Becoming King… the pakyung revisited

**This article appeared for the now-defunct malaysianinsider in december 2014.

USING the Malaysian traditional theatre of makyung, which received Unesco recognition as Oral and Intangible Heritage of the World in 2005-6, dancer-teacher-choreographer Joseph Gonzales has come up with a contemporary performance featuring the person who introduces the story to the audience.

Says Gonzales about his show, Becoming King… the pakyung revisited which starts Dec 11, 2014:

“In the traditional context of the performance, the pakyung has god-given powers. He is a king and is the all-important character that introduces the story to the audiences.

“Makyung is beautiful because it combines acting, dancing and singing. It is a complete holistic performance genre. There are 12 main stories and from these 12, other stories evolve. They are usually full of magic, suspense, drama, betrayal, loyalty and so on.

“There are very interesting characters like the evil spirits or jin, and all this shows the array of Malay culture and philosophy.

“My inspiration is from the fact that although this character is from a traditional theatre form, I realise that it is still very relevant to today’s society.”

Becoming King… the pakyung revisited is Gonzales’ full-length hour-long contemporary dance production since his last full-length show, Awas, in 2003.

I have always been attracted to this character -- the style, grandeur, says Joseph Gonzales.

I have always been attracted to this character — the style, grandeur, says Joseph Gonzales.

“I am doing this because it is my artistic response to my nation and the world at large. I have had this idea in my head for a very long time,” explains Gonzales, the dean of the Aswara (National Arts Culture and Heritage Academy) dance faculty.

It’s not like he hasn’t been busy as he presented a full evening of his previous works in 2007, when he also did the choreography for Tunku the Musical, “which was one of my favourite projects”.

“A full-length is different because we want to engage the audiences at a different level — I felt that this time, for what I wanted to say or do, I needed that one hour!”

Becoming King… the pakyung revisited features Aswara dancers, with new commissioned music by Ng Chor Guan.

“There are many reasons we create art — as a teaching tool, to entertain, to worship and so on. This time, my intention is to make a work of dance that can speak and touch the audience at many levels. The idea of the dance is like a ‘back-story’ — a behind-the-scenes to give people the idea of how hard it is to become the pakyung.

“The dance is about so many things. Primarily, it begins with the questions of what it takes to become the pakyung? How does one train? Or learn?”

Writing down dance production ideas is one of Gonzales’ hobbies. He started pre-production work on this show in April 2014 because he knew he wanted to stage it later in the year. The show had to be scaled down due to costs despite consistent support from the Sime Darby Foundation, which helps give the dancers a reasonable salary. Funds also came from the Krishen Jit-Astro Fund Award of RM9,000.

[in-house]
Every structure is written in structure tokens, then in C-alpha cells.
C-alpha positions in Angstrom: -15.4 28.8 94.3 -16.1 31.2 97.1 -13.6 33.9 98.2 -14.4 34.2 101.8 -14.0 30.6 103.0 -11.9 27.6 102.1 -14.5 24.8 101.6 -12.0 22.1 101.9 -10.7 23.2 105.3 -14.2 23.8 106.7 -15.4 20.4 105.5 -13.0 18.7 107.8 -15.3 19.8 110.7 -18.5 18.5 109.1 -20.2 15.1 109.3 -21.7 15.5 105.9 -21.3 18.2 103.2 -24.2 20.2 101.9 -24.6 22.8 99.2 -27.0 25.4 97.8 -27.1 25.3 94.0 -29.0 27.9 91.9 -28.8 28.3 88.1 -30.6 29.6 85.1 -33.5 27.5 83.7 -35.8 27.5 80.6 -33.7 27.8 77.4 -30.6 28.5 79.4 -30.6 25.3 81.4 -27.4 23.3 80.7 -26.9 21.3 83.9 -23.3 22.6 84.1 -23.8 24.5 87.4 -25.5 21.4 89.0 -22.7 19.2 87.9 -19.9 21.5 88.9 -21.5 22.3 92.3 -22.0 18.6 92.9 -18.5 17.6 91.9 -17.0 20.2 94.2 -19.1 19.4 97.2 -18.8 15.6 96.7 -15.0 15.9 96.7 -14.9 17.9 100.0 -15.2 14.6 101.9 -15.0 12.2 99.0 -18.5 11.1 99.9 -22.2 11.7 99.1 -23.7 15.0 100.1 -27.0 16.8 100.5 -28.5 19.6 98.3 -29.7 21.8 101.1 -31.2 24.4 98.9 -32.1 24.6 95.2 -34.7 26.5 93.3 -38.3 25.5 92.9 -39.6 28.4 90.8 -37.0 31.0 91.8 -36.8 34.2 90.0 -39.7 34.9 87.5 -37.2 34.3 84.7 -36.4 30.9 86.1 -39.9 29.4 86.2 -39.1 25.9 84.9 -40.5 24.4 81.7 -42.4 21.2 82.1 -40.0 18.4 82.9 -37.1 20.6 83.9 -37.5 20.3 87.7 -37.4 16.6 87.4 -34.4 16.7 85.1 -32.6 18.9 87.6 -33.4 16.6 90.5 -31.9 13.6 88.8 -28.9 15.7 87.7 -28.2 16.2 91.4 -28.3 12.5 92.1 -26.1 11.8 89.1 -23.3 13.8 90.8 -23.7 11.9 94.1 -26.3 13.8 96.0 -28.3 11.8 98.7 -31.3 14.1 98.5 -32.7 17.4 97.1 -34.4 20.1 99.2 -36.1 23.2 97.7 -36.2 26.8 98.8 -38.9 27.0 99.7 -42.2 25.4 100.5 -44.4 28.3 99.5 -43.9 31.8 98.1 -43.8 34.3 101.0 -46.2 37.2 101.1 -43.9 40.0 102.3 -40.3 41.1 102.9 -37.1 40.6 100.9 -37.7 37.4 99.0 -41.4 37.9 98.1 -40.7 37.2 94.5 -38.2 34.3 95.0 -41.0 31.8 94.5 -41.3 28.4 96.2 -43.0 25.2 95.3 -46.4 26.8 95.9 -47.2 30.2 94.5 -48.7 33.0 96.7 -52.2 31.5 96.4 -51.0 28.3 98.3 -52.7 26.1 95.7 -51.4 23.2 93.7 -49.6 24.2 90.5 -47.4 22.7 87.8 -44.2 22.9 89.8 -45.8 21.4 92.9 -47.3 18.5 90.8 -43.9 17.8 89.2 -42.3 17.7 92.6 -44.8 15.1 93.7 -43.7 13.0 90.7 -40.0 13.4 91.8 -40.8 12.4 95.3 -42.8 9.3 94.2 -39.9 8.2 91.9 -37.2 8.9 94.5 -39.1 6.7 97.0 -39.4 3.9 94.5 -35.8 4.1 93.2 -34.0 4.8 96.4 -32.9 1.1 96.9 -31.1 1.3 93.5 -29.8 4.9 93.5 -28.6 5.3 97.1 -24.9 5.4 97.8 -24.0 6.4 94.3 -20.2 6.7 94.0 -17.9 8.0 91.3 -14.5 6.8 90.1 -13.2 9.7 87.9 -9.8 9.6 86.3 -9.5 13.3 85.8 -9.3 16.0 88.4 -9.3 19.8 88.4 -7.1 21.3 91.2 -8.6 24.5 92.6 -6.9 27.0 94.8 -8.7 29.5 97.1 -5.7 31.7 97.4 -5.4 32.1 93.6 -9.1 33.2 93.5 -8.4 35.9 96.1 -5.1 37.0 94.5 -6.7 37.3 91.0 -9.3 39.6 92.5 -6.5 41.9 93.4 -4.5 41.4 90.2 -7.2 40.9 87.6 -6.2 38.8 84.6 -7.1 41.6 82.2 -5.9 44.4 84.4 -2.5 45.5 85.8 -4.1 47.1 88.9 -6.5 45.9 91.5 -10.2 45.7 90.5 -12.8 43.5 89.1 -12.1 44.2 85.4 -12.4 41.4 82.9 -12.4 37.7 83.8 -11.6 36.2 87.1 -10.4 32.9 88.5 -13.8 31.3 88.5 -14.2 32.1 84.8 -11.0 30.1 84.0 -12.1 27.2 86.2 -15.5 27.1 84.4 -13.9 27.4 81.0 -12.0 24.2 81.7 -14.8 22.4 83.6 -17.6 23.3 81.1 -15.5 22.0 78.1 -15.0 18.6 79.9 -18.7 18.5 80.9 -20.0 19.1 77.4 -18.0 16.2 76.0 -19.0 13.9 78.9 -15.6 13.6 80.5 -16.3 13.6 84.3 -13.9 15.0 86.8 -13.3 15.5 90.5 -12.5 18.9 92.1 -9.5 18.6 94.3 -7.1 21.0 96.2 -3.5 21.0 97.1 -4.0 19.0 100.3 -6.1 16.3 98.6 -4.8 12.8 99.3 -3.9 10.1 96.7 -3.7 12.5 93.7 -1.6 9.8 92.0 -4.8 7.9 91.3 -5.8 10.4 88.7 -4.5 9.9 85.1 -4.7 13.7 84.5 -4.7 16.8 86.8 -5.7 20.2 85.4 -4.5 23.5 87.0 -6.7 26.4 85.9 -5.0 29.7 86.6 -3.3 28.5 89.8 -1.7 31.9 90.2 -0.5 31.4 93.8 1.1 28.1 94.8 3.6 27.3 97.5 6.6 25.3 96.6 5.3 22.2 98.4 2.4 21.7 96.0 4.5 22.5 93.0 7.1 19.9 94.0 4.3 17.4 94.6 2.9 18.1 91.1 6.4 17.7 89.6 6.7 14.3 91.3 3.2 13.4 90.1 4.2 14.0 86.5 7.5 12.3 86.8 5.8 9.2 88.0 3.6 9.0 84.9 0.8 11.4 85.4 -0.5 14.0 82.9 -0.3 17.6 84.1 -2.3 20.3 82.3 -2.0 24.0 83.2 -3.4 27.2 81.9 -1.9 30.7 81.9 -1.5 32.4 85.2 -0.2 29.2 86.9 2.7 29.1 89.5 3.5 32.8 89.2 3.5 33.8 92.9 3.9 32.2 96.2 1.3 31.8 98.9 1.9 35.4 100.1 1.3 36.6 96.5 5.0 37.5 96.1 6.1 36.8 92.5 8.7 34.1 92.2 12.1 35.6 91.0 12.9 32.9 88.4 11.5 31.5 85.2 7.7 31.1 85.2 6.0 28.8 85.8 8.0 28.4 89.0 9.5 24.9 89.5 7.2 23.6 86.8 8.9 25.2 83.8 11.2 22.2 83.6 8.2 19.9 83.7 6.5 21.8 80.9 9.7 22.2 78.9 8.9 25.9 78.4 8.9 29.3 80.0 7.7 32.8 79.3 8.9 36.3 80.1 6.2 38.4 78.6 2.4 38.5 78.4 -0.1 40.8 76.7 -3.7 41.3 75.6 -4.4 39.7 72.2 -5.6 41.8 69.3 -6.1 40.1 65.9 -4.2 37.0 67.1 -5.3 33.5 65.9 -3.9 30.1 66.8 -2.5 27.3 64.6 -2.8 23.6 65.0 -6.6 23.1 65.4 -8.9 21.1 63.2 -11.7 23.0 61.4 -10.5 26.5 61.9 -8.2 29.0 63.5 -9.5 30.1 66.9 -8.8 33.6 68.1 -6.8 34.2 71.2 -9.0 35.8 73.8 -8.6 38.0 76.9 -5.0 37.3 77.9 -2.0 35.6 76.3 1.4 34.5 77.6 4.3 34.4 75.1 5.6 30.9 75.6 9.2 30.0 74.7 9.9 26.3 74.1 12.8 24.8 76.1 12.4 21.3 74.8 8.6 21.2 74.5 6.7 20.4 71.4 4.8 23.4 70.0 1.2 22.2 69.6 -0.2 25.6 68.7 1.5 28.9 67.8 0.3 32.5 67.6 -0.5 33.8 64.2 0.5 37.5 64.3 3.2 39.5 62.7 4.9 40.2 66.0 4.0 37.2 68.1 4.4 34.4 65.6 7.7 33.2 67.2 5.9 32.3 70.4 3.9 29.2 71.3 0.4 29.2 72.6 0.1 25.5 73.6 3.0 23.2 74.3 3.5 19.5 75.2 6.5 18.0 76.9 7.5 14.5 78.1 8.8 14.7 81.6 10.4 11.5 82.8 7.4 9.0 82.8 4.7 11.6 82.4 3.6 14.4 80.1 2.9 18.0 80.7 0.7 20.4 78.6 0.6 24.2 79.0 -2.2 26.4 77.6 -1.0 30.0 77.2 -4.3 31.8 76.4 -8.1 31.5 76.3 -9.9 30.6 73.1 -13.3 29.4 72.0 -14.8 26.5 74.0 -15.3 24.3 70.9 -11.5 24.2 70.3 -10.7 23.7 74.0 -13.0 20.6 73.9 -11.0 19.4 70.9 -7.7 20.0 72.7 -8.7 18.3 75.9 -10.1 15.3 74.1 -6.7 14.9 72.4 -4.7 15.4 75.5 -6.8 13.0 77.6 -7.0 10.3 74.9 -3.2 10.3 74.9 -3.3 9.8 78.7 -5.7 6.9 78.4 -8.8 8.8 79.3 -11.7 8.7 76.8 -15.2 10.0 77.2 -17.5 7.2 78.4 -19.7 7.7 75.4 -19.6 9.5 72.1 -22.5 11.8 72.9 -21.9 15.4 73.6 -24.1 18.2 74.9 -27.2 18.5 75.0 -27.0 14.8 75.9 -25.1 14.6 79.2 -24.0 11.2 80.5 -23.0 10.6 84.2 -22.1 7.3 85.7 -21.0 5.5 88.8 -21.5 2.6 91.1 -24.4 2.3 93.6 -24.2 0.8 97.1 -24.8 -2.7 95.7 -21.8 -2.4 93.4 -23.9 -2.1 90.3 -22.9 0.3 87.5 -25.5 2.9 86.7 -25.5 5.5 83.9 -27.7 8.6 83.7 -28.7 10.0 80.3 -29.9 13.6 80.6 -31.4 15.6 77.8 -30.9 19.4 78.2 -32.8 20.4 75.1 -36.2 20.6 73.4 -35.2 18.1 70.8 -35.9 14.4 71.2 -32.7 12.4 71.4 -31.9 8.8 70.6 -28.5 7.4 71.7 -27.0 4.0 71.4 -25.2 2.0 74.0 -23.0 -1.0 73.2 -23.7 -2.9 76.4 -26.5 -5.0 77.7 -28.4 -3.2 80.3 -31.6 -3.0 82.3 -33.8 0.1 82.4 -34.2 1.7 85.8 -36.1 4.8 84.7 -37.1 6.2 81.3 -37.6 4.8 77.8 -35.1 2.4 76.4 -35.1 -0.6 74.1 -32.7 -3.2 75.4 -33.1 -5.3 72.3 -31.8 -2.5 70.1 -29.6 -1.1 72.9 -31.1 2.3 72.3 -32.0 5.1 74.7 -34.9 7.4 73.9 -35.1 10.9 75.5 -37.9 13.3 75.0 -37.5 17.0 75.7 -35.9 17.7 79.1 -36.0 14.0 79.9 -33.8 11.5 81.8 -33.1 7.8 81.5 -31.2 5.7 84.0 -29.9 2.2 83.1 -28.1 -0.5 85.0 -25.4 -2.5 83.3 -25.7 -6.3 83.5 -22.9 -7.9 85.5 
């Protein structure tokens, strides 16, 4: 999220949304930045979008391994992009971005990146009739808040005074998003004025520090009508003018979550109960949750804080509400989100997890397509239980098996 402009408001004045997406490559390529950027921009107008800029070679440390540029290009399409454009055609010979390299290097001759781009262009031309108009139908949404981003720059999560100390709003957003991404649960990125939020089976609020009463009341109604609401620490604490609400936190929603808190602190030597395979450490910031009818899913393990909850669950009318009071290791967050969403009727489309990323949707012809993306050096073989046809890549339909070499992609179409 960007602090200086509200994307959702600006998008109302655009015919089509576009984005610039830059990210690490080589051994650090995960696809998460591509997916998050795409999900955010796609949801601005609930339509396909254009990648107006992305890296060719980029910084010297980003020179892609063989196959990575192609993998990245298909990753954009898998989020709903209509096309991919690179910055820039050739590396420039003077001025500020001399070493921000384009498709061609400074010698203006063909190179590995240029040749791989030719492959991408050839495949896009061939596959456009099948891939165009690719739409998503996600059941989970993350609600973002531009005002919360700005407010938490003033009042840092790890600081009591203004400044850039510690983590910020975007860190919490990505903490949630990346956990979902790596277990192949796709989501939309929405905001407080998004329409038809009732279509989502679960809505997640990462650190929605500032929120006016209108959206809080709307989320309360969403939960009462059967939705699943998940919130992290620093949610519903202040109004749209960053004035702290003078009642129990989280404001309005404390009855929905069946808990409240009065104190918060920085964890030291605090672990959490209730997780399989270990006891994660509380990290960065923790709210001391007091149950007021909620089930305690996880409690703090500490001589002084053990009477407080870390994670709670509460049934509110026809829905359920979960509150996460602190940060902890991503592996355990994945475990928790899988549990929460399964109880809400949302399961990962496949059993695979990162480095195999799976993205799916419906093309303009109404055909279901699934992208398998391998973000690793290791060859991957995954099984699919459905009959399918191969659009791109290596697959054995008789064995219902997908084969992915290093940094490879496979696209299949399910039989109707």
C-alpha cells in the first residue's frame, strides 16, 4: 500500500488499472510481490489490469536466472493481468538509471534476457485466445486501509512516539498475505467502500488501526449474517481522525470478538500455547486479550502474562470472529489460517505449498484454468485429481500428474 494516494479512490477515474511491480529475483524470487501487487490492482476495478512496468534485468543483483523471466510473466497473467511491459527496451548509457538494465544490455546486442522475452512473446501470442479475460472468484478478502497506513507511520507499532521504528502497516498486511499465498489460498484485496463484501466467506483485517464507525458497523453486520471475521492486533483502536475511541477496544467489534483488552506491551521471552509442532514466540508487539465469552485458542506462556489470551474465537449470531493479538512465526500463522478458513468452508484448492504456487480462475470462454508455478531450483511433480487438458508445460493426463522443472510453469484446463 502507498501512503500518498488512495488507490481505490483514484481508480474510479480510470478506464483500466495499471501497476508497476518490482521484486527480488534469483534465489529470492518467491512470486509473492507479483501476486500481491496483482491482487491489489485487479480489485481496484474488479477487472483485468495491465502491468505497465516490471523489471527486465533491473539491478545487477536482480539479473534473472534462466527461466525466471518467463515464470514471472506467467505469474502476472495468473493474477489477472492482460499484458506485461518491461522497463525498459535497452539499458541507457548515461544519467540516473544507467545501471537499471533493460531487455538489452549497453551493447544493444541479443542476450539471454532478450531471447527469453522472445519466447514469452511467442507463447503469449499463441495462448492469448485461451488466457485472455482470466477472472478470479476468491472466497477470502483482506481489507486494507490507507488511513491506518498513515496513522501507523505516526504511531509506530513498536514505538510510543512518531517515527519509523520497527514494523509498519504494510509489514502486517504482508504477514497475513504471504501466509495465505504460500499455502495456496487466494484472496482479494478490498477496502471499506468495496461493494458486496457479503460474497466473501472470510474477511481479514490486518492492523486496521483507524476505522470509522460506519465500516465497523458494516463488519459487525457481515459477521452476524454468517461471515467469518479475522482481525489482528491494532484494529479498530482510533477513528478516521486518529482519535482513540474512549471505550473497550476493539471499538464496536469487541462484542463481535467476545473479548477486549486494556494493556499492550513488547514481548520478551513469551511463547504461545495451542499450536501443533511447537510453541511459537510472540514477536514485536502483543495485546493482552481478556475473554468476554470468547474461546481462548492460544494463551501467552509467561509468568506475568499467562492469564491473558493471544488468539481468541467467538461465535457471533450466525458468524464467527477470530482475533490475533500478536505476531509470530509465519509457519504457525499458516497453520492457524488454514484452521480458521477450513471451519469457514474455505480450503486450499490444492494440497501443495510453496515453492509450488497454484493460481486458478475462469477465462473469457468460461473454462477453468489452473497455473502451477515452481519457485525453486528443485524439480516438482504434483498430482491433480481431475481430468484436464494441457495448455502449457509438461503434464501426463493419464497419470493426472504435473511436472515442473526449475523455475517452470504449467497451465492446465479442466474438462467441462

The physical creative process began with daily rehearsals in September.

“I divided the show into sections and was very clear in my head, about what each section was to be about. I also carry my notebook, very old-fashioned, but sometimes also write notes onto my phone. I like to work out ideas in this way first… writing, reading and planning.”

After understanding the dance movement motifs, Gonzales chose to focus on the similarities that his dance idea for Becoming King… the pakyung revisited had with silat — the Malay martial art.

“I deconstructed the phrases and started to then rebuilding the vocabulary based on certain elements of spiral, grounded, weighted movements to build my own phrases.

“I basically created the steps in my head, as I cannot perform them at all anymore, and I explored it with my dancers.”

The process of refinement will continue till the day of the performance, he adds.

“Certain sections require the dancers to use their voice and playing with a prop too (rotan berai) which is used in makyung.

“I think that the biggest challenge is keeping the narrative and fluidity in this hour-long production. To find new aspects to introduce to the audience during this time, keeping the end final vision in sight, and having the overarching story or throughline.

“In this performance, the dancers are truly challenged because they will have to sing, dance and convince the audience that they are the most suitable candidate to become the King (the pakyung).”

He warns that this is a contemporary dance production and does not need a “real” pakyung onstage. But he had created a similar character played by Zamzuriah Zahari, who will appear onstage and give the position and power to the person who is selected by the audience present.

“This is going to be one the MOST interesting features of the show — where the audience gets to vote for who they think is the best person or most suited to become the pakyung.”

“I have always been attracted to this character — the style, grandeur — and am using this character as a metaphor for what I am trying to say.

“I want the audience to understand that it is important to decide wisely and to select based on criteria/qualities. There will also be a question and answer session about why they selected a particular performer to become the pakyung.”


Filed under Arts, Theatre
Subhadra Devan

A journalist who has been writing about culture, arts and heritage since the 1980s. She is herself gobsmacked to have started the Sunday arts pages for English newspapers in Malaysia, in the new millennium. The passion for these genres rages on.

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